So get writing! And remember that being yourself and building relationships are the most effective marketing tools.

~~~~~~~~~~~~~~~~~~~~~~~~~

Heather Webb writes historical fiction for Penguin, including BECOMING JOSEPHINE and the forthcoming RODIN’S LOVER (Jan 2015). In addition, she is a freelance editor and contributor to award-winning sites WriterUnboxed.com and RomanceUniversity.org. When not writing, she kicks around a local college teaching craft and industry courses, flexes her foodie skills, or looks for excuses to head to the other side of the world.

Learn more about Heather and her books at her website and blog. She can also be found on Facebook, Twitter, and Goodreads.

Different Voices Create a Beautiful Blog

By Patricia Stoltey

I feel like someone pulled me through a knothole backwards.

I took a little time off last week and went to visit family in Illinois. And I went unplugged for five days. The five days was great. Now I’m suffering the consequences.

My To Do list is so long I’m as jumpy as a long-tailed cat in a room full of rocking chairs. I wake up in the middle of the night, thinking of something I forgot to add to the list.

Because I was out of town, the young lady who helps me keep the house from looking like a total disaster couldn’t come, so when my critique group met at my house last night, they had to wade through the clutter and pretend not to notice the dust.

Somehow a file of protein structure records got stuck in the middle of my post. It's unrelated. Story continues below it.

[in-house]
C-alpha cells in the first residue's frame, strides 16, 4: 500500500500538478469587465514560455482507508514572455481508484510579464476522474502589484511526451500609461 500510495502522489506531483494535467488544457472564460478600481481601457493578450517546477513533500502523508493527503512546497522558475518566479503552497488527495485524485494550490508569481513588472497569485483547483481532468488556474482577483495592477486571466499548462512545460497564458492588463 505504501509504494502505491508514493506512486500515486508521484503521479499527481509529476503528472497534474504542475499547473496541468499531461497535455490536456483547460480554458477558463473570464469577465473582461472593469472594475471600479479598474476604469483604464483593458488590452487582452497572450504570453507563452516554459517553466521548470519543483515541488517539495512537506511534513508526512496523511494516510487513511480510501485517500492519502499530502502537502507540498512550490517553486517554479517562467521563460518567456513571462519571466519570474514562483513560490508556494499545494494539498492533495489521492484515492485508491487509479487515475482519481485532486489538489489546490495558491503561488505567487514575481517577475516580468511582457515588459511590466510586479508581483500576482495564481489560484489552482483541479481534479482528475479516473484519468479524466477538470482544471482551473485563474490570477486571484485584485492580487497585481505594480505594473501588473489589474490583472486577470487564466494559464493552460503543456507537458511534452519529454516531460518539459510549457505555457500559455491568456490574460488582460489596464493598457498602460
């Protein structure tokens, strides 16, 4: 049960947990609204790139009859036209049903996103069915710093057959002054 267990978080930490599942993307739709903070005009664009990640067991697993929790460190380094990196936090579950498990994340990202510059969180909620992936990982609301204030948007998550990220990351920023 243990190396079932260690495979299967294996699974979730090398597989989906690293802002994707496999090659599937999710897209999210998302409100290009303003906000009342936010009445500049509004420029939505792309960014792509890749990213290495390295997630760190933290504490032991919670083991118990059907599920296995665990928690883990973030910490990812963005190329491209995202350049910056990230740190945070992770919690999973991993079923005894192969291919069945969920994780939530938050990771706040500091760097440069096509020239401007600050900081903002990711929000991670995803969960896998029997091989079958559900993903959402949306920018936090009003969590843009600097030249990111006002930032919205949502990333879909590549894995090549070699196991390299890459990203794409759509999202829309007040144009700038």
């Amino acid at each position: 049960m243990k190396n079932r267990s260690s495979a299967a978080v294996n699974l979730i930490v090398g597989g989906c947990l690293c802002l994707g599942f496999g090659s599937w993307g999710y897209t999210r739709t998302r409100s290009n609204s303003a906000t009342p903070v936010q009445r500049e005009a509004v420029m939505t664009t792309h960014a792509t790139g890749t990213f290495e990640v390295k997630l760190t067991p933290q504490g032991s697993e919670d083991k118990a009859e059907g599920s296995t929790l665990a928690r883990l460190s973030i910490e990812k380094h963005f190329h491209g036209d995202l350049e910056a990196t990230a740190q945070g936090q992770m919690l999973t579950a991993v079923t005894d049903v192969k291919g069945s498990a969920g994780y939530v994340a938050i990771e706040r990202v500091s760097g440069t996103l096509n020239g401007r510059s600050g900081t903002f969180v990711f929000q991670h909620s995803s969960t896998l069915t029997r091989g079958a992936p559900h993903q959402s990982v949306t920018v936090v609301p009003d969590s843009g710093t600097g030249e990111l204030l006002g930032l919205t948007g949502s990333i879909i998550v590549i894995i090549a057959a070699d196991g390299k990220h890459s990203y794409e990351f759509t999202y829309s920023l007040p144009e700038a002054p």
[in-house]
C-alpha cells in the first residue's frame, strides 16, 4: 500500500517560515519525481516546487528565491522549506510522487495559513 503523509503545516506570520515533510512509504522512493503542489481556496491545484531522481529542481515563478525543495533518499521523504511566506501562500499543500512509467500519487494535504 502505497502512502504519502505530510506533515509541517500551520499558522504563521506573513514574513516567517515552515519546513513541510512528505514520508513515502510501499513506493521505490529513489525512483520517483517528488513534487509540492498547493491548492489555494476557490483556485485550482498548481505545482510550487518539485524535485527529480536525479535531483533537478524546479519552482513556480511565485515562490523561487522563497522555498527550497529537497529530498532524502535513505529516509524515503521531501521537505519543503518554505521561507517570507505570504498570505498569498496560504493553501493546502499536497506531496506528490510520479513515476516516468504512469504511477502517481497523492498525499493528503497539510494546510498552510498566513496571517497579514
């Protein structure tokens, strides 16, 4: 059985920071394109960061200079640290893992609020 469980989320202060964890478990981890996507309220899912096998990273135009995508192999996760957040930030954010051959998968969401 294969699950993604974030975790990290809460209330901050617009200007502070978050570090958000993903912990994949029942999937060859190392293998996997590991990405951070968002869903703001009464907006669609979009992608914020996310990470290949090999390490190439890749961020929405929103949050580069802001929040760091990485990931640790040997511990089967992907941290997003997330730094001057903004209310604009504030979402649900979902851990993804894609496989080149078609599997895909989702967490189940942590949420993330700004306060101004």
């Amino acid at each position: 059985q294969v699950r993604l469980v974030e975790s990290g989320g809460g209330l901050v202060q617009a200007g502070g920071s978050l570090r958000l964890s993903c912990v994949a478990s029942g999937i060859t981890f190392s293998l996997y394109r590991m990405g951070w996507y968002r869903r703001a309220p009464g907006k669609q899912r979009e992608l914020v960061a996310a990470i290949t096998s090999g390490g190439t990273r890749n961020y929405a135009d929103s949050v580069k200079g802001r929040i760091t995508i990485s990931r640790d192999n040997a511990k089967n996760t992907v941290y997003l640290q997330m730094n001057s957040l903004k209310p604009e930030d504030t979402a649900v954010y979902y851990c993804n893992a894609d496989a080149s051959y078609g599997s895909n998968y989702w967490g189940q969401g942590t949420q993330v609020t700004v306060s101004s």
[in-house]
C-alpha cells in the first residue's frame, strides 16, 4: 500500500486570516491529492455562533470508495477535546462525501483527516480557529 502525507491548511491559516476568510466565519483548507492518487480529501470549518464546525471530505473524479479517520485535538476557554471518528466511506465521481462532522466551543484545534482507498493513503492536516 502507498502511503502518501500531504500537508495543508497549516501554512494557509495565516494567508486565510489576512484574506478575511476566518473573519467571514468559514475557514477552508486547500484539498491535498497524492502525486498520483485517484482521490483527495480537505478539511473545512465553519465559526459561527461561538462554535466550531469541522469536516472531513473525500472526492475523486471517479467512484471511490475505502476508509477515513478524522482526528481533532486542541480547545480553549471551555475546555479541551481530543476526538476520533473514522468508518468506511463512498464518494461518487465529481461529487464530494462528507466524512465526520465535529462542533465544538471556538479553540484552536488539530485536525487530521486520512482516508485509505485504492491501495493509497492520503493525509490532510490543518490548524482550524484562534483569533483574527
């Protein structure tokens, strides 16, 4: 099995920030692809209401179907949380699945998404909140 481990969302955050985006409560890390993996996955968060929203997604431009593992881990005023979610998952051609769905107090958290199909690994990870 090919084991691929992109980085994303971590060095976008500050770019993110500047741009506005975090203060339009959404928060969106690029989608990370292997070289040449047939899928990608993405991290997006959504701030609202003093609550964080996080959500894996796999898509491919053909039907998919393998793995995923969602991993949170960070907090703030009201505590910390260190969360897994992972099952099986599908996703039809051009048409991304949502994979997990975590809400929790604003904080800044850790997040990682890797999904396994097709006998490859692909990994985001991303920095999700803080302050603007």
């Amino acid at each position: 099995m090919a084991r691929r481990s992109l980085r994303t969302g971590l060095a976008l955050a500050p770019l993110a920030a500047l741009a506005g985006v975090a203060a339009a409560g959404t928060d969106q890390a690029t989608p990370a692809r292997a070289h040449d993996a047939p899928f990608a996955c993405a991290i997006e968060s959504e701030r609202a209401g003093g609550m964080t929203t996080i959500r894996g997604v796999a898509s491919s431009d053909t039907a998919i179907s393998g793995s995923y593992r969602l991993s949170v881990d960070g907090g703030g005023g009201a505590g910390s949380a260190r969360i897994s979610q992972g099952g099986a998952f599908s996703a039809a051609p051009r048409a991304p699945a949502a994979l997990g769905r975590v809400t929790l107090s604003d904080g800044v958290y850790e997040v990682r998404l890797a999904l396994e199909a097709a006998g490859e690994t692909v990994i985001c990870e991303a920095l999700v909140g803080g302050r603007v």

Thank goodness they had no reason to look in my refrigerator or freezer. The ice cream has whiskers and there are unidentified things in containers and plastic bags that might have developed teeth and claws.

I’ve already read all that stuff from the time management gurus. They might as well try to teach me how to milk ducks.

Okay, so those colorful little phrases about knotholes, cats, whiskers, and ducks are not mine. They were swiped from my paternal grandmother who had a fun way of describing her world. That’s her voice, not mine.

That’s where I’m at today. Stealing words from my grandmother because we should have had a guest blogger in this slot.

Instead, you have me.

And that leads me to the point of this whole post.

The Rocky Mountain Fiction Writers blog has a team of regular contributors, each with his or her own point of view and unique voice. We also leave dates open each month so we can host RMFW members who want to make a guest appearance to talk about a pet topic, promote a new book, or share writing life experiences. It’s another way we can introduce members to each other (and to the world) between conferences and workshops. That variety of voices blends in a beautiful chorus that describes our organization and our writing lives better than any one writer could.